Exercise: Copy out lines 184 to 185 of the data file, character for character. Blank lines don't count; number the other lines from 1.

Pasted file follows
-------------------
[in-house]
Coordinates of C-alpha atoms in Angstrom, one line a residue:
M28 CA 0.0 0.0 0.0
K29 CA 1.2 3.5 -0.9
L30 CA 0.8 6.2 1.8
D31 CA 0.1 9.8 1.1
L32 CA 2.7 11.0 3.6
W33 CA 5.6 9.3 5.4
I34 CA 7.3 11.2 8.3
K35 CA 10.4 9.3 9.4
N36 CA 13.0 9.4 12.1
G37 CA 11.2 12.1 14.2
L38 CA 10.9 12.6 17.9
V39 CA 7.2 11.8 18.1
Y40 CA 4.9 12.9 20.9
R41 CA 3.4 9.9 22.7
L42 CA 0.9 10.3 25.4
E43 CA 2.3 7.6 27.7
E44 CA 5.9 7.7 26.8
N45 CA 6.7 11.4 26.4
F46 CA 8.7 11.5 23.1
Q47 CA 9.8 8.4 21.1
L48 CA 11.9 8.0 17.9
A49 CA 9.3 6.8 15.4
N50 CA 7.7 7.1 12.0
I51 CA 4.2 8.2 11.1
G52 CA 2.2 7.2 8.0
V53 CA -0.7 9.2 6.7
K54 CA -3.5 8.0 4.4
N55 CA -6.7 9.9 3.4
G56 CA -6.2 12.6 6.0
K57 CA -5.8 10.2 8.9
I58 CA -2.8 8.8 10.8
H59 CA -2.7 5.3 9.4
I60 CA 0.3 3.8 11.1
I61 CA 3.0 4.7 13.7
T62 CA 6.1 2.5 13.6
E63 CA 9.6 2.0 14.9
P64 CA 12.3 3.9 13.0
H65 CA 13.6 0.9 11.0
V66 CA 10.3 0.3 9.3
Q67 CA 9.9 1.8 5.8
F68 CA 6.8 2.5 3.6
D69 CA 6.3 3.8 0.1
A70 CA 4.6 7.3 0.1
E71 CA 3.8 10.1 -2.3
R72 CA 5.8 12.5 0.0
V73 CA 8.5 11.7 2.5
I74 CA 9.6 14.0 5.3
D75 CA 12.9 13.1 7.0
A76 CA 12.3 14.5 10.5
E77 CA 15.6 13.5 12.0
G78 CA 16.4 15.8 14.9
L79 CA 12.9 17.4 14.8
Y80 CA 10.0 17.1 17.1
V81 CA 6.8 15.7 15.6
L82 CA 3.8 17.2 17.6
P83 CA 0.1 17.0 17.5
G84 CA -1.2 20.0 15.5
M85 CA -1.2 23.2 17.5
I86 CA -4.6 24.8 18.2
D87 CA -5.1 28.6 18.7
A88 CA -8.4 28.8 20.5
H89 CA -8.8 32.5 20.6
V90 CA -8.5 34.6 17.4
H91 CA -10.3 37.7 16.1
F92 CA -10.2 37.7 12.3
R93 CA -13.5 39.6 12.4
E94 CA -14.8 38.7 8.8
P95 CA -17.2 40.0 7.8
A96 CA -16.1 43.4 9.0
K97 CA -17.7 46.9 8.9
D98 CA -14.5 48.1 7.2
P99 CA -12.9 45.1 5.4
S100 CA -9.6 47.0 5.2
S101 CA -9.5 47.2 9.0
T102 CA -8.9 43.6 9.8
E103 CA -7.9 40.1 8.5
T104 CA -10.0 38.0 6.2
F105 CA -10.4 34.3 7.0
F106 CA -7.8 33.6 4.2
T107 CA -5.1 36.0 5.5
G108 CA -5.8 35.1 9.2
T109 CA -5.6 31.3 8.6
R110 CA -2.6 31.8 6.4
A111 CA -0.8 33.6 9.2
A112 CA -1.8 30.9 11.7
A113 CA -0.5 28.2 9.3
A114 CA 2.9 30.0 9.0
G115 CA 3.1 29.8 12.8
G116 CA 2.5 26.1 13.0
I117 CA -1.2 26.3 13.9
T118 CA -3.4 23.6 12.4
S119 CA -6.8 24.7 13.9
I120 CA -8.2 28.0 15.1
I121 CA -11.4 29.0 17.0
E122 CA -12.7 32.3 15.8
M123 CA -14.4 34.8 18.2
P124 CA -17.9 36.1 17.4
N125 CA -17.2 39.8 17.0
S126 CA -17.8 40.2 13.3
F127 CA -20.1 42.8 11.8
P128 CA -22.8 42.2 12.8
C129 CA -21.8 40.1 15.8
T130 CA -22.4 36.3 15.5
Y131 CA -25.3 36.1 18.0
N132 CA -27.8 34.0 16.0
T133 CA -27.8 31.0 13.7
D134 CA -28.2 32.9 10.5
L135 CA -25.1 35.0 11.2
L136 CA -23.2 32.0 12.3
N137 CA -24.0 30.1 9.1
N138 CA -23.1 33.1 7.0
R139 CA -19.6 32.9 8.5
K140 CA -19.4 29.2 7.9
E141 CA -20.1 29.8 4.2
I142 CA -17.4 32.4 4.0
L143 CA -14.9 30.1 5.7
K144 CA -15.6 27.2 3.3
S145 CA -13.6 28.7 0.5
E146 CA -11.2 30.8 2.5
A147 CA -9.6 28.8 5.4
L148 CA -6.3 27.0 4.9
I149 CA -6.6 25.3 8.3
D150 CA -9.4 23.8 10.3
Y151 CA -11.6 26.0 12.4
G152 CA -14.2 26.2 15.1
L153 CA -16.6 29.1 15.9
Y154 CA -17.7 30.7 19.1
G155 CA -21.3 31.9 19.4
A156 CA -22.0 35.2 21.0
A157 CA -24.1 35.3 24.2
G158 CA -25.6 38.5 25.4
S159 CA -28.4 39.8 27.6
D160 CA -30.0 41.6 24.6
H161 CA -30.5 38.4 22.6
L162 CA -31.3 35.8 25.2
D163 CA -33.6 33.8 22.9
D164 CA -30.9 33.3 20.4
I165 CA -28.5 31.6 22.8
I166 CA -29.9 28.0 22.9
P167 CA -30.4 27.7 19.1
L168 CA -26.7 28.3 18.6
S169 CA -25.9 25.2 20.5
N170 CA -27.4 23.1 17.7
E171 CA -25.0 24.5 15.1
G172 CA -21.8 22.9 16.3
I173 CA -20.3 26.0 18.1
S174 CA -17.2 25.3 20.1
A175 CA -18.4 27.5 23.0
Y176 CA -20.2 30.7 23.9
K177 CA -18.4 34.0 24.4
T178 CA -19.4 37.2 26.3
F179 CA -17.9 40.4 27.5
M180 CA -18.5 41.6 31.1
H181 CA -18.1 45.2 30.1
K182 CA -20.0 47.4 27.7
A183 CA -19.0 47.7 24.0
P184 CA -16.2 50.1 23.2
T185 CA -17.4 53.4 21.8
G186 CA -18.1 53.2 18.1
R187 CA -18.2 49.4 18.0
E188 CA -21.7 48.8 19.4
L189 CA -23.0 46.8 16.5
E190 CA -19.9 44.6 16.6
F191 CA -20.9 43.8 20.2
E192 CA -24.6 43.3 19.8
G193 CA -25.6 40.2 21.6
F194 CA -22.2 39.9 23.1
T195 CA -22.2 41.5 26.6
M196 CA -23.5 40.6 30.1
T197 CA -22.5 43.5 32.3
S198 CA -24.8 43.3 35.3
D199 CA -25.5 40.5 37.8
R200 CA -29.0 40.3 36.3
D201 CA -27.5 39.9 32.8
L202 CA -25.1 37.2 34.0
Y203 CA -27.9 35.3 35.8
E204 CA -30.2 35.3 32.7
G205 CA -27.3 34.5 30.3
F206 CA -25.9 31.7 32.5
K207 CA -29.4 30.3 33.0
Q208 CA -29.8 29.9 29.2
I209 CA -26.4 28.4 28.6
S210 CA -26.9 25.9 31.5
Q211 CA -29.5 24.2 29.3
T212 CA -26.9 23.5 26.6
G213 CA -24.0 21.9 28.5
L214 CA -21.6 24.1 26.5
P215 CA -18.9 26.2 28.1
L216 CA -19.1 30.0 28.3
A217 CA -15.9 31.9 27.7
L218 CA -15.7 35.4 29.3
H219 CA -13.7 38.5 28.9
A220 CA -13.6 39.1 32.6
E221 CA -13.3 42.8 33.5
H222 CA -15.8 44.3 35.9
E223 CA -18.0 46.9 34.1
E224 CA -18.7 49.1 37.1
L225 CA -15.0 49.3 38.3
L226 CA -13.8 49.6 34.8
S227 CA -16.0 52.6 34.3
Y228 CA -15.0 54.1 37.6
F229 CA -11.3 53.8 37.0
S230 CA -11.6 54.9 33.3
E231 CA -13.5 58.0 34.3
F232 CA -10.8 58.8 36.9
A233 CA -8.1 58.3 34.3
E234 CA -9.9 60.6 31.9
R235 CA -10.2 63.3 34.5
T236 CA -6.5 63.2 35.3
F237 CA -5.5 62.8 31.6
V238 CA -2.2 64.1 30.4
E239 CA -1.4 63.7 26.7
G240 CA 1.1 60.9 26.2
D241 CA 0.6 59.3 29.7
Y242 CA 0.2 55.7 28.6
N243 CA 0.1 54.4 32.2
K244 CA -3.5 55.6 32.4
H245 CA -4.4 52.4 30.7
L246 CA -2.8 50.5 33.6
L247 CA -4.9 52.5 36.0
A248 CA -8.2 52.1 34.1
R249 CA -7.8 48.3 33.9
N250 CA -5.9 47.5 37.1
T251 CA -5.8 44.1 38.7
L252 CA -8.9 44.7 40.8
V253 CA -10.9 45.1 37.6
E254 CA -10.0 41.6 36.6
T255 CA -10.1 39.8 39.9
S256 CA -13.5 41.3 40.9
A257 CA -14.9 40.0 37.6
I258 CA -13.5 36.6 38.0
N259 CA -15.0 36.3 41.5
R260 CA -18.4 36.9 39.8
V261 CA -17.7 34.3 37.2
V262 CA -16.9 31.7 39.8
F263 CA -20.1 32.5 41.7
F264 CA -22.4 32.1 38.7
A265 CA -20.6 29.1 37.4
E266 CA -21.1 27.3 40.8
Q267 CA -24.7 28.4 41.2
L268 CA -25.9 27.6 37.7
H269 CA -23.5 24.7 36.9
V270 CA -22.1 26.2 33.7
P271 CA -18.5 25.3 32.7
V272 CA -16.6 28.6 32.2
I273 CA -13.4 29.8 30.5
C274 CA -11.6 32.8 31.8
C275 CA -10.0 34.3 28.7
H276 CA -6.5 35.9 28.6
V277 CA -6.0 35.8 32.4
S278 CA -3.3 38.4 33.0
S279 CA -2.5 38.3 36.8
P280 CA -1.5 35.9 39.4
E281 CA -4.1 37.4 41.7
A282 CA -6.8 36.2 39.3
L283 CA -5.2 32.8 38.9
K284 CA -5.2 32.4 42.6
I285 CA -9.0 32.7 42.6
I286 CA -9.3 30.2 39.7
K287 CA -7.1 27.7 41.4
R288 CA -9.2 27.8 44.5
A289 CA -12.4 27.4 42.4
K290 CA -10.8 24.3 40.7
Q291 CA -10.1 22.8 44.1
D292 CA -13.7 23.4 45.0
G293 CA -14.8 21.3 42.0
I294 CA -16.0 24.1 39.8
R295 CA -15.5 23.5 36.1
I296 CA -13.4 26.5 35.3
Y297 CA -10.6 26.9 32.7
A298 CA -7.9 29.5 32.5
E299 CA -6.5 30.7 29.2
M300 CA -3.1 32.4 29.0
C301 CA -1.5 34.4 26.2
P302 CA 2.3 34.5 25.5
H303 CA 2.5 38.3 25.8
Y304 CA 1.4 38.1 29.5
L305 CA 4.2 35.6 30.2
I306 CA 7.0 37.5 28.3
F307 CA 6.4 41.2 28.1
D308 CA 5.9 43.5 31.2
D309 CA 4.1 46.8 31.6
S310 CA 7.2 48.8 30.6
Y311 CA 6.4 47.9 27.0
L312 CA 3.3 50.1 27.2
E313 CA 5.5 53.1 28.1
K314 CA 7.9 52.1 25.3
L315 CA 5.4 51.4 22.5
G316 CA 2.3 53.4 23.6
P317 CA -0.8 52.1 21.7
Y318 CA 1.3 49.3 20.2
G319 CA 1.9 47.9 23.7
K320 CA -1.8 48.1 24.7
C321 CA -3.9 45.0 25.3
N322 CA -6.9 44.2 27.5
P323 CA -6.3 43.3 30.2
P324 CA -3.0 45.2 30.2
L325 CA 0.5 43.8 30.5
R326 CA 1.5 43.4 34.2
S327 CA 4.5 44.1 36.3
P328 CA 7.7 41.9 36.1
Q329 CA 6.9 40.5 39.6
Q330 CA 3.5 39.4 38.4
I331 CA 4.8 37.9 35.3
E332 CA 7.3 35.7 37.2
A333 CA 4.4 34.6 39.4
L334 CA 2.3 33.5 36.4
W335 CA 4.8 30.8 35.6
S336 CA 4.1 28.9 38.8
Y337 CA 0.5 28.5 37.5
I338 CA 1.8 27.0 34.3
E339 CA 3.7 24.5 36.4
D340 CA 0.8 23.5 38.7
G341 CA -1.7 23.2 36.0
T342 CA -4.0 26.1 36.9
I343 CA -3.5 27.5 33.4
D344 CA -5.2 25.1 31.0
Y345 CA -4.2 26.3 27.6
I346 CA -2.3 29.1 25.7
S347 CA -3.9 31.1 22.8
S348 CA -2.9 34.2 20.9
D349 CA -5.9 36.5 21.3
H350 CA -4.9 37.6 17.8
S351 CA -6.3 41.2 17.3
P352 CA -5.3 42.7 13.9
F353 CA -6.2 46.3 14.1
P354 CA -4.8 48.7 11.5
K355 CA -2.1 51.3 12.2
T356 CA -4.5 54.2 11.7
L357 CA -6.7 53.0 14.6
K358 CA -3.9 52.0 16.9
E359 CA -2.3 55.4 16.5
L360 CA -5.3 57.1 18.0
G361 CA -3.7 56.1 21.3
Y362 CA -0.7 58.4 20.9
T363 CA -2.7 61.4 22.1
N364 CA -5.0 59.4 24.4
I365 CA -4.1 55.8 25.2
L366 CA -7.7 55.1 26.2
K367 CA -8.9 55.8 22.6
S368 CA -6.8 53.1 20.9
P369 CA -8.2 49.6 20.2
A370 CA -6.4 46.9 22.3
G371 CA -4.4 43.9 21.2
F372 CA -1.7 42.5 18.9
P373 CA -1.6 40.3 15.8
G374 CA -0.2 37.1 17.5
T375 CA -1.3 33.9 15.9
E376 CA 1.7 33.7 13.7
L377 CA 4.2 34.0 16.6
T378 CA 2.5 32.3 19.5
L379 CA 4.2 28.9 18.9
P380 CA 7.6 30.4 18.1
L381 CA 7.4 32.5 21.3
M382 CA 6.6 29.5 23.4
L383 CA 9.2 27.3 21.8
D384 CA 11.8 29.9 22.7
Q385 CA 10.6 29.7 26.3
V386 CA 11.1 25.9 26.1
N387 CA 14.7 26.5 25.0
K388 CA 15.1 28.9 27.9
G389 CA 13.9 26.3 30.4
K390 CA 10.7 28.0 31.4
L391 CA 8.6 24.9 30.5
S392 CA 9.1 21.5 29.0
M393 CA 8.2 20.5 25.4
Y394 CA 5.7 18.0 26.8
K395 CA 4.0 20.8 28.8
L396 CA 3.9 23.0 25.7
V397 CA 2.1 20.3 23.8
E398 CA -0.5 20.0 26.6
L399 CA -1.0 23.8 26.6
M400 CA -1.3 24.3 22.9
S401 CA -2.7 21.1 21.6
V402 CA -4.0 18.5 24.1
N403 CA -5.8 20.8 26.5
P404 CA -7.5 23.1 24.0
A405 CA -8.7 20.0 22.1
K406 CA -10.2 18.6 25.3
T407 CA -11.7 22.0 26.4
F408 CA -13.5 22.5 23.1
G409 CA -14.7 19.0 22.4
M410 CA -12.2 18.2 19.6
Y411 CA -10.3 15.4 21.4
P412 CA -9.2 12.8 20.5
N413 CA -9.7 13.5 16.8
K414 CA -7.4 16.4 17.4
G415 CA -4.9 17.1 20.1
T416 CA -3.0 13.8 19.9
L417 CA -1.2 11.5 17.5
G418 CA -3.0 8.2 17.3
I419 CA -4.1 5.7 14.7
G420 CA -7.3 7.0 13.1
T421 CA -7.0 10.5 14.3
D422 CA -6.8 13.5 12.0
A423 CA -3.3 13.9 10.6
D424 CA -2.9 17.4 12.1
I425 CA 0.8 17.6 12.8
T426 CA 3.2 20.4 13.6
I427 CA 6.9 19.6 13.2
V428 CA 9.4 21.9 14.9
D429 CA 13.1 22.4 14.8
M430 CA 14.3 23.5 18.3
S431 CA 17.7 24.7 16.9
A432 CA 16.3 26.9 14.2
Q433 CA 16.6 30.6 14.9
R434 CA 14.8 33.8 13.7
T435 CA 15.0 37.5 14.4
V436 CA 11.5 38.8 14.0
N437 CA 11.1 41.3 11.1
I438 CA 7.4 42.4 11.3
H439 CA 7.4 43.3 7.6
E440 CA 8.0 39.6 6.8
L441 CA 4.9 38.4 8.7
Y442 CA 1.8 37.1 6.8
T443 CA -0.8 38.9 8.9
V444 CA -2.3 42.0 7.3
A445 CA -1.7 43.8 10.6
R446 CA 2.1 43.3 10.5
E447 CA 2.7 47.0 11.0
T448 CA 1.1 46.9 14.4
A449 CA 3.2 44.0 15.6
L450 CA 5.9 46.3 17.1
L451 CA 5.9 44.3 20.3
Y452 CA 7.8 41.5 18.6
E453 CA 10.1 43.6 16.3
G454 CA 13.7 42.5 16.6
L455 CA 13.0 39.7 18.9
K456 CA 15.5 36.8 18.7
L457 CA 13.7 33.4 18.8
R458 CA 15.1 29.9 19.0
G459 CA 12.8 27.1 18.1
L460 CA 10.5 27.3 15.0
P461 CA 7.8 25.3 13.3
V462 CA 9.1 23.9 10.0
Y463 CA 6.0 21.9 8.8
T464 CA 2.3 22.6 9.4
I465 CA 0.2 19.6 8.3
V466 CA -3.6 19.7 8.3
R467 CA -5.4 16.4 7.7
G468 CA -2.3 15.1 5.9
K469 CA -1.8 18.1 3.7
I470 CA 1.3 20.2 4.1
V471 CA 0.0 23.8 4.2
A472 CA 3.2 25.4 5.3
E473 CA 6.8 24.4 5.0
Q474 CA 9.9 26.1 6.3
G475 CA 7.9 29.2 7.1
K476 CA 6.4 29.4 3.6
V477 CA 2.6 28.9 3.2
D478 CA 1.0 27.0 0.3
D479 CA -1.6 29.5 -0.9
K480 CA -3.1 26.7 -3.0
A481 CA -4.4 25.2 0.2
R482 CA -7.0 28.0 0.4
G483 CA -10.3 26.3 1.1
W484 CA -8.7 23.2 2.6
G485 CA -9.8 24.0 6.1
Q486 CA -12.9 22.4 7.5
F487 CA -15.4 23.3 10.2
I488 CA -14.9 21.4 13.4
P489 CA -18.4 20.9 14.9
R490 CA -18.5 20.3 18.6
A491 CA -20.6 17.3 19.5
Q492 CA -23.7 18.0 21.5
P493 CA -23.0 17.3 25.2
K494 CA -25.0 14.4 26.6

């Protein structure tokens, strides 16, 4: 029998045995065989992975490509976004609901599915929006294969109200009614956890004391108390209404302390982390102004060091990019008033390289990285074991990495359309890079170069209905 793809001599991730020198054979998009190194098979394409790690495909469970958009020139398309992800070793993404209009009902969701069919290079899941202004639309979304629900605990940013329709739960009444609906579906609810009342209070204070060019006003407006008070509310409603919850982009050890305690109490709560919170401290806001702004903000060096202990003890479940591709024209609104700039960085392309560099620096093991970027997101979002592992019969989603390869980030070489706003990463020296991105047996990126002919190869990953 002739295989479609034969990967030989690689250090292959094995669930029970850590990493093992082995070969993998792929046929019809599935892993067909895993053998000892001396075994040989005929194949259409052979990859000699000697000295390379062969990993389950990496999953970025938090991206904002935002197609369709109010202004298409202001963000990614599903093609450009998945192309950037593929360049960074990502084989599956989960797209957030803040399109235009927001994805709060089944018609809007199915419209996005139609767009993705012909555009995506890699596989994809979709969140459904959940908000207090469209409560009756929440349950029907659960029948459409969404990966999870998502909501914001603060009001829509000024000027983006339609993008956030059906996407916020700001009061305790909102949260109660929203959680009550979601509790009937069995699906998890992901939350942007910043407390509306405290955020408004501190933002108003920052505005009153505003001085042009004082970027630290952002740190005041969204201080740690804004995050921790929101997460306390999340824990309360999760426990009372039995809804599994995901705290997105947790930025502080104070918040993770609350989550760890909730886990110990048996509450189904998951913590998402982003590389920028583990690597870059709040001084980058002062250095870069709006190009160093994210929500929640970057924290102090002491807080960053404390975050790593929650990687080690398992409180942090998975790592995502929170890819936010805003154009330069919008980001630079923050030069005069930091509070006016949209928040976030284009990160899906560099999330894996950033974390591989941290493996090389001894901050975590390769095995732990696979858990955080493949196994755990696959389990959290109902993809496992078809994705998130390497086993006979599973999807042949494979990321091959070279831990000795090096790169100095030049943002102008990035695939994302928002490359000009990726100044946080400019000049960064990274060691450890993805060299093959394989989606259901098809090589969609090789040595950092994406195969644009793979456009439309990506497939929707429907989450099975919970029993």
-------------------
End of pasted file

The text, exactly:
I209 CA -26.4 28.4 28.6
S210 CA -26.9 25.9 31.5